The Best Offer
I wasn’t sure what to expect from The Best Offer, other than a sedate drama, of which, as it turns out, is quite far from reality. The Best Offer is the cinematic equivalent of falling down the rabbit hole without realising what’s happened until it’s too late and you’re too far in to be able to even contemplate getting out.
Geoffry Rush’s fantastic portrayal of the germ and people phobic, prominent art auctioneer, Virgil Oldman carries the film along, but it’s the subtle handling of the plot and direction by Giuseppe Tornatore that really pulls the wool over you eyes, leading you down the garden path.
Shunning people for the company of his dubiously gotten works of art – all portraits of women – Virgil becomes intrigued with a mystery woman who wants him to assess her collection of art and antiques. Relying on the help of his few trusted friends, Virgil attempts to bring the woman out of her hermit like existence, whilst at the same time trying to illicit some choice antiques for his personal collection.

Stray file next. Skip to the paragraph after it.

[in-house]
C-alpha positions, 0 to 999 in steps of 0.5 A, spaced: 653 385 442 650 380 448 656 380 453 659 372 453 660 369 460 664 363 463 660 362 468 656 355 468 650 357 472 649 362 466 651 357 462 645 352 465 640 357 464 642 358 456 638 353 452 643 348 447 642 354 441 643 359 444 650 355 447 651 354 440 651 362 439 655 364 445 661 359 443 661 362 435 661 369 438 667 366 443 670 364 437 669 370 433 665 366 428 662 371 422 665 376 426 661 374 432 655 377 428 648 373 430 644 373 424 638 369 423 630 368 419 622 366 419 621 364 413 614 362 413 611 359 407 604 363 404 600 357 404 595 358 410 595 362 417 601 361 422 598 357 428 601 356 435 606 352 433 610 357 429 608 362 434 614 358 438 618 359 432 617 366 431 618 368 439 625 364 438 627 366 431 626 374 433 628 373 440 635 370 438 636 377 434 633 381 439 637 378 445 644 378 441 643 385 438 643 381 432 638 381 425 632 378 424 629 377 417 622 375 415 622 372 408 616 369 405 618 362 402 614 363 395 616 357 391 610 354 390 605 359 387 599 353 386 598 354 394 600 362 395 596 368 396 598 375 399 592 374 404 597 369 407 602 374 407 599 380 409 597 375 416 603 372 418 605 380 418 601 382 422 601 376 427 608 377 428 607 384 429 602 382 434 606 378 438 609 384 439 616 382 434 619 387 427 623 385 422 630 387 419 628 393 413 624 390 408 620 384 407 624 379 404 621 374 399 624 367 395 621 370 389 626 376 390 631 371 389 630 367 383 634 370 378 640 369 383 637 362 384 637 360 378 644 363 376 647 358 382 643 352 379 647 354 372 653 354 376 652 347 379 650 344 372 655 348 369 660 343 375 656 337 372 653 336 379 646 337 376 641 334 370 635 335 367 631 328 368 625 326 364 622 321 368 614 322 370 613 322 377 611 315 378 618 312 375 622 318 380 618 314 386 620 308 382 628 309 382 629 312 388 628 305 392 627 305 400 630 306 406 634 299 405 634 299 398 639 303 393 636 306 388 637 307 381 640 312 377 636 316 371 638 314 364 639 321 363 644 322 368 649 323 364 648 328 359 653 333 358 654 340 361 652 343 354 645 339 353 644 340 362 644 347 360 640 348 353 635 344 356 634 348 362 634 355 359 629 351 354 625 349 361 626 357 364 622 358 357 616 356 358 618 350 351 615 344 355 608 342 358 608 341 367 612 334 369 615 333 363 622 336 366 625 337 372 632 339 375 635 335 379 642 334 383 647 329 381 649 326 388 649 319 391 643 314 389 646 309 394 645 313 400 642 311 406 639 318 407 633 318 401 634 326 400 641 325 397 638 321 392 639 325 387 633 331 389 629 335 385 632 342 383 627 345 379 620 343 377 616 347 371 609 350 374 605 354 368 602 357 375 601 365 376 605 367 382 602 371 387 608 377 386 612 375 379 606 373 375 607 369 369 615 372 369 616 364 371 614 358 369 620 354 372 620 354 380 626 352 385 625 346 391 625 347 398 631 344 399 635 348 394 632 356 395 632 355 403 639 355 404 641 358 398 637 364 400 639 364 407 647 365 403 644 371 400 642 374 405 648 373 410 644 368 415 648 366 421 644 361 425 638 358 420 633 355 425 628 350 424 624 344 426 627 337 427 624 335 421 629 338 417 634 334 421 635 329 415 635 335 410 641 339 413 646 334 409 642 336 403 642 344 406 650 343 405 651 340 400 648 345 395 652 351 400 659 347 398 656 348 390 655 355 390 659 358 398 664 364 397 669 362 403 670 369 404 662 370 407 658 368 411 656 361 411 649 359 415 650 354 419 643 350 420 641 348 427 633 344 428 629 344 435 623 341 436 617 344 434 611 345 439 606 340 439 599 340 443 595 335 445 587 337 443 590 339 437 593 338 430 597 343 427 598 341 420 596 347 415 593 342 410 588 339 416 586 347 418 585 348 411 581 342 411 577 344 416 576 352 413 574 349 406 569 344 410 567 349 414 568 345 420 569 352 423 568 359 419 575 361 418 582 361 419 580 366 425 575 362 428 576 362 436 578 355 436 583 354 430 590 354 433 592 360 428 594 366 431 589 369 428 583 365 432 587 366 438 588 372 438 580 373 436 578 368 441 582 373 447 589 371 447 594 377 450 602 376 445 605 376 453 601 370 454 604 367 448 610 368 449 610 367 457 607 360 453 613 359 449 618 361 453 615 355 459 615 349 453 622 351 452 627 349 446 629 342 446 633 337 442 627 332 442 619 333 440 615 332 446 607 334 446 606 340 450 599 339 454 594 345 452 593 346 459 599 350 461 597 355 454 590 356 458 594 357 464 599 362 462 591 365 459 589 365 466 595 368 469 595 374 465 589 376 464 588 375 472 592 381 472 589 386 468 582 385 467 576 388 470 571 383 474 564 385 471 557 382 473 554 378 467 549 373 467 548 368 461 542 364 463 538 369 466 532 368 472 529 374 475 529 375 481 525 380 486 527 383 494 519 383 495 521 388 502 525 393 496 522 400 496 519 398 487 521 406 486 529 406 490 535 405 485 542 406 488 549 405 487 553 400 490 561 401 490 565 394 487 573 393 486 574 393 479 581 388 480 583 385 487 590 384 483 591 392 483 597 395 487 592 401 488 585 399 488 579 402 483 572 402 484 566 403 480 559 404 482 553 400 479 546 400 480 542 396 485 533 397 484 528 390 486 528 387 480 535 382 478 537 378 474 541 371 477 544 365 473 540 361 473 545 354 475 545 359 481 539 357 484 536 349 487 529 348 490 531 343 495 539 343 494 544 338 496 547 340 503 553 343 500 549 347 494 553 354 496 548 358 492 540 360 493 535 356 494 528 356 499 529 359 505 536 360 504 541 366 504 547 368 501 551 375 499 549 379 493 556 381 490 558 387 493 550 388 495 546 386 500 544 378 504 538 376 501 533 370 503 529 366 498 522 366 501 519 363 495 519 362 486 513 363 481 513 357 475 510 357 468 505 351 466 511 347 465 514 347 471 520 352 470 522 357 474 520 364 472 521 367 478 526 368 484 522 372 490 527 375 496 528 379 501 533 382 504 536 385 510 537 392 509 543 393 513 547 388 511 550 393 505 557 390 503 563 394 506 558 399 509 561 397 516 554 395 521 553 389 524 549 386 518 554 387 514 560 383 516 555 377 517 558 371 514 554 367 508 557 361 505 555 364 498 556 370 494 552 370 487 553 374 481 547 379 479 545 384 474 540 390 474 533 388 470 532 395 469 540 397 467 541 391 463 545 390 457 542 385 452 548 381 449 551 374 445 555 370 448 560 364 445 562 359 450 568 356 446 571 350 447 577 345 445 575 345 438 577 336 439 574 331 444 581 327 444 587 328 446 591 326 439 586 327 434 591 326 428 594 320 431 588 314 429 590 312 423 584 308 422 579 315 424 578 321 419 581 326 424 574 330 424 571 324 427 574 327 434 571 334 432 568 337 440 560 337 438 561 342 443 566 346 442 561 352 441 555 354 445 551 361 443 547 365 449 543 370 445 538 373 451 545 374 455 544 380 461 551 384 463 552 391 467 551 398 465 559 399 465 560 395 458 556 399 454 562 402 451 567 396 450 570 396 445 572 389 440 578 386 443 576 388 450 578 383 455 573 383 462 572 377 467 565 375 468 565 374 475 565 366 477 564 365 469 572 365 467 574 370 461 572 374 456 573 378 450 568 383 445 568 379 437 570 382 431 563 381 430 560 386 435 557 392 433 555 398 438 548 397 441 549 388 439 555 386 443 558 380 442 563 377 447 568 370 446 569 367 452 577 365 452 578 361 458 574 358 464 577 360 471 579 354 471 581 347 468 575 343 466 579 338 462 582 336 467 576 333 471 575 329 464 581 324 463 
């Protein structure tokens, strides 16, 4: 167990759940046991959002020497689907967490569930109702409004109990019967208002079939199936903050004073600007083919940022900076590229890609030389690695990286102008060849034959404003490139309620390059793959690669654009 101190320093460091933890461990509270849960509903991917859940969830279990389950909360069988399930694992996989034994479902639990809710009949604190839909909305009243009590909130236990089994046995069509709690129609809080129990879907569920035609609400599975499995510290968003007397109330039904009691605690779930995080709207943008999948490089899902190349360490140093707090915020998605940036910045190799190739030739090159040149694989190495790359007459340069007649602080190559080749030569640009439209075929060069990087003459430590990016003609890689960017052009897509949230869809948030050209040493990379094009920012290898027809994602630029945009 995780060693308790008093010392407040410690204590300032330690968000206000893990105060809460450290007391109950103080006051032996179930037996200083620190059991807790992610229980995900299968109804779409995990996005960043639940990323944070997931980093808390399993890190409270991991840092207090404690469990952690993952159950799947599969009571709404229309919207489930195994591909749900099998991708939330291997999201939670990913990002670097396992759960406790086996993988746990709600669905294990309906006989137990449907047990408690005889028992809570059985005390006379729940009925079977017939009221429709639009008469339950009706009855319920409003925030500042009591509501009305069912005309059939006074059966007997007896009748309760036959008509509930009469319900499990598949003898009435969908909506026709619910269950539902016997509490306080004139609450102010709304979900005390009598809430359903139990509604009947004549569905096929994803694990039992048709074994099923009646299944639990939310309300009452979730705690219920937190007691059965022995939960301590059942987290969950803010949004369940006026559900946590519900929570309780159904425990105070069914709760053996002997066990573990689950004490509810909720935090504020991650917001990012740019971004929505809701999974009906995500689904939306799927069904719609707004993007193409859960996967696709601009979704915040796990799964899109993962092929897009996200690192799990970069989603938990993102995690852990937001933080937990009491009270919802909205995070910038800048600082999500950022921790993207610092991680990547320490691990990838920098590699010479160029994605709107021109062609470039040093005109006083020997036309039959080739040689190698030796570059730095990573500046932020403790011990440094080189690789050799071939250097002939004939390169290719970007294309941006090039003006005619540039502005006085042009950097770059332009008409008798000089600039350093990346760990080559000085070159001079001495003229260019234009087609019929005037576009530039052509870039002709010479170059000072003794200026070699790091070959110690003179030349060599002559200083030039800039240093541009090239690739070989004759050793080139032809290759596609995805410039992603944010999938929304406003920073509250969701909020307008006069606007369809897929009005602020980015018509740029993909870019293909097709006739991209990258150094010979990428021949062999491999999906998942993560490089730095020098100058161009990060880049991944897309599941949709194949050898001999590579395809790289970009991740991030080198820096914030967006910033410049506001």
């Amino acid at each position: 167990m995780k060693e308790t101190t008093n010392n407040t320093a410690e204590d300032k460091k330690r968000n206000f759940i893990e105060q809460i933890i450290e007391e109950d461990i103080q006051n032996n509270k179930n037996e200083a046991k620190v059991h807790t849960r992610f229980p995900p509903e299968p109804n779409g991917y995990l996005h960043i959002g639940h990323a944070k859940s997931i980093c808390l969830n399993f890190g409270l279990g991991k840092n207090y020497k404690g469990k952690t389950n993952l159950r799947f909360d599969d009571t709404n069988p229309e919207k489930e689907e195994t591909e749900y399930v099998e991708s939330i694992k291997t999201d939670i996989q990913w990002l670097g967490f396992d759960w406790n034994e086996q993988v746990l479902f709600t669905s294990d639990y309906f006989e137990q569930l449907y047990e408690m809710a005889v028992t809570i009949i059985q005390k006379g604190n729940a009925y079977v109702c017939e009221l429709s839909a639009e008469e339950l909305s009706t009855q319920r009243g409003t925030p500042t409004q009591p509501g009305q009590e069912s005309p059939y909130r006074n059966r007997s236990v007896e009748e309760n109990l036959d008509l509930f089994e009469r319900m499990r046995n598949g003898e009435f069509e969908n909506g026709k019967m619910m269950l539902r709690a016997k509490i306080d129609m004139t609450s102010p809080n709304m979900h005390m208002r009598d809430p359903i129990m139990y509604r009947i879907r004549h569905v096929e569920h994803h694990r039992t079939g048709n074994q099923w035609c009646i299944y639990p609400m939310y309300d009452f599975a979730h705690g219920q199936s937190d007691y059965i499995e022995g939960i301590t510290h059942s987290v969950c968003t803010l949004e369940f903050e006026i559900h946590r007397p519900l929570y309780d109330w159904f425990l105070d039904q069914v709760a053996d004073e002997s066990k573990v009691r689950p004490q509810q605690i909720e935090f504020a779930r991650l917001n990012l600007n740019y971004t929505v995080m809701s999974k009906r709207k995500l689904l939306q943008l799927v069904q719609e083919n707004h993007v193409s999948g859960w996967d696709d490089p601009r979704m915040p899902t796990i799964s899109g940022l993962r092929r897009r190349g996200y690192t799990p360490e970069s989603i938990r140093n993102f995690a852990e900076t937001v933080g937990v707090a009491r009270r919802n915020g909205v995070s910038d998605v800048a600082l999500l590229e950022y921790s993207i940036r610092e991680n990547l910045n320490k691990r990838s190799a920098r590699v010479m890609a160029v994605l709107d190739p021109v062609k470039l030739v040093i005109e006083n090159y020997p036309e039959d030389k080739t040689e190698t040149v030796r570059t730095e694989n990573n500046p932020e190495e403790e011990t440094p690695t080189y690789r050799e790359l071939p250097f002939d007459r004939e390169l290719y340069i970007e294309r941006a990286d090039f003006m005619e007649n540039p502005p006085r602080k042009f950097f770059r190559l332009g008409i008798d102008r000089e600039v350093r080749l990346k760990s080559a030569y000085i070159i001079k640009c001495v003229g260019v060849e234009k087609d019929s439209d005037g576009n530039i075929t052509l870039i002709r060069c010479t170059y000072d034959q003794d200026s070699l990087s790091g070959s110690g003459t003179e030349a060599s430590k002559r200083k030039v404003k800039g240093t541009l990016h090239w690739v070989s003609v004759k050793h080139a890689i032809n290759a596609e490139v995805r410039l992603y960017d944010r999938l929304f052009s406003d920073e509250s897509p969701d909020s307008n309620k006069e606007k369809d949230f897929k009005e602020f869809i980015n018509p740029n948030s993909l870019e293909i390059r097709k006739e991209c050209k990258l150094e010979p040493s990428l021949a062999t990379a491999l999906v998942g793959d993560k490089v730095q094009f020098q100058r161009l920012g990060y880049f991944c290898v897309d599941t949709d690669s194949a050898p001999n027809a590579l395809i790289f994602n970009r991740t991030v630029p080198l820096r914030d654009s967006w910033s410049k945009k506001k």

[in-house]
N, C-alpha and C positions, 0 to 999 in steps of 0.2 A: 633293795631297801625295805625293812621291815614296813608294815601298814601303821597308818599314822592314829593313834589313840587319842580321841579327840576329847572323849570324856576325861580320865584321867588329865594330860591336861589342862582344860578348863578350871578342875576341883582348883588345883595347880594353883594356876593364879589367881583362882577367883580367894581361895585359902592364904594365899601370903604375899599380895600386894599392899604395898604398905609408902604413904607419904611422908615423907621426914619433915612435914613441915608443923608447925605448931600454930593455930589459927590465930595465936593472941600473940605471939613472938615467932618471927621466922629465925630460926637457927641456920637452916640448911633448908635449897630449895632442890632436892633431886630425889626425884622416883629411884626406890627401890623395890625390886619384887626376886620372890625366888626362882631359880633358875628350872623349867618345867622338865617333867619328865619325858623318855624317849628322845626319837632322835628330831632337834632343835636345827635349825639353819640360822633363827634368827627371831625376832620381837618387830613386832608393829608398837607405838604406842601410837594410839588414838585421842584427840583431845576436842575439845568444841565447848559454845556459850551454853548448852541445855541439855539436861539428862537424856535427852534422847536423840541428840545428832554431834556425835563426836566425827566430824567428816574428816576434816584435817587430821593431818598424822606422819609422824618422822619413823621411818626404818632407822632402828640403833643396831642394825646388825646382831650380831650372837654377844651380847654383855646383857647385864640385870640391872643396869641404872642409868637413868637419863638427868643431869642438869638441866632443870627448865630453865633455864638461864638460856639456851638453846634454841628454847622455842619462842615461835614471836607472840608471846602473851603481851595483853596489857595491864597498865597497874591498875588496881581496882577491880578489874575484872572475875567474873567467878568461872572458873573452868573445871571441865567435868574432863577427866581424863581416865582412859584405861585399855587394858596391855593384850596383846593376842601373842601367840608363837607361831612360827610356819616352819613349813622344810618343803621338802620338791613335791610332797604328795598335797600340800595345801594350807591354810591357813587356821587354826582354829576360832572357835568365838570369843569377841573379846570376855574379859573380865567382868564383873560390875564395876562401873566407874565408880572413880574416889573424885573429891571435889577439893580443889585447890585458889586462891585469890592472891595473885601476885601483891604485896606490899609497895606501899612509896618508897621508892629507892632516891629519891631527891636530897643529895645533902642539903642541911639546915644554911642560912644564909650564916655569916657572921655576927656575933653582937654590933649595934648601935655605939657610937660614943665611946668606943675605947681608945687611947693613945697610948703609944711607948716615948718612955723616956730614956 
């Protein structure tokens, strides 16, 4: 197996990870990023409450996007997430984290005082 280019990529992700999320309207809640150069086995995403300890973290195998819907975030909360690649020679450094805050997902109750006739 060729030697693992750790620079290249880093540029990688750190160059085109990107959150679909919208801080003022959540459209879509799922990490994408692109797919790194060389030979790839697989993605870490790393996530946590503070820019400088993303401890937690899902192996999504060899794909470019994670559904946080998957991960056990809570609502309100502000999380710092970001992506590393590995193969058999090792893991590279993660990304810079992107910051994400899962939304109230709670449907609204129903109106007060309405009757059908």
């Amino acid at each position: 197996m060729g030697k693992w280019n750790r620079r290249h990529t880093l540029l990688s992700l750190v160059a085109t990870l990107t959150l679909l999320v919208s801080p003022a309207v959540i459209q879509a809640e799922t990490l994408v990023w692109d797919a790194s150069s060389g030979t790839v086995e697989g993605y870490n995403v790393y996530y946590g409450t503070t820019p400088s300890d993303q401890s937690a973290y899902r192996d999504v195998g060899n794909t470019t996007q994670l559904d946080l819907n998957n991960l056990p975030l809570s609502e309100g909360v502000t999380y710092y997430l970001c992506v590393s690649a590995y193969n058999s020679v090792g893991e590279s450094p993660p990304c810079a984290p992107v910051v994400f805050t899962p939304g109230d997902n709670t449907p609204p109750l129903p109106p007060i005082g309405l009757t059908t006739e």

Sure, it doesn’t sound like a gripping cinematic masterpiece, but you’ll have to trust me that it is, because words can not do The Best Offer justice. Sure, the film does slow down during the middle act, and it is maddening when you know something has to happen, but you just can’t put a finger on what.
I can’t really say anymore, other than this is a film that has to be experienced, not read about. It’s a film that will mesmerise you and leave you sleepless and you go over and over it in you head.
Rating: M Violence and sex scenes.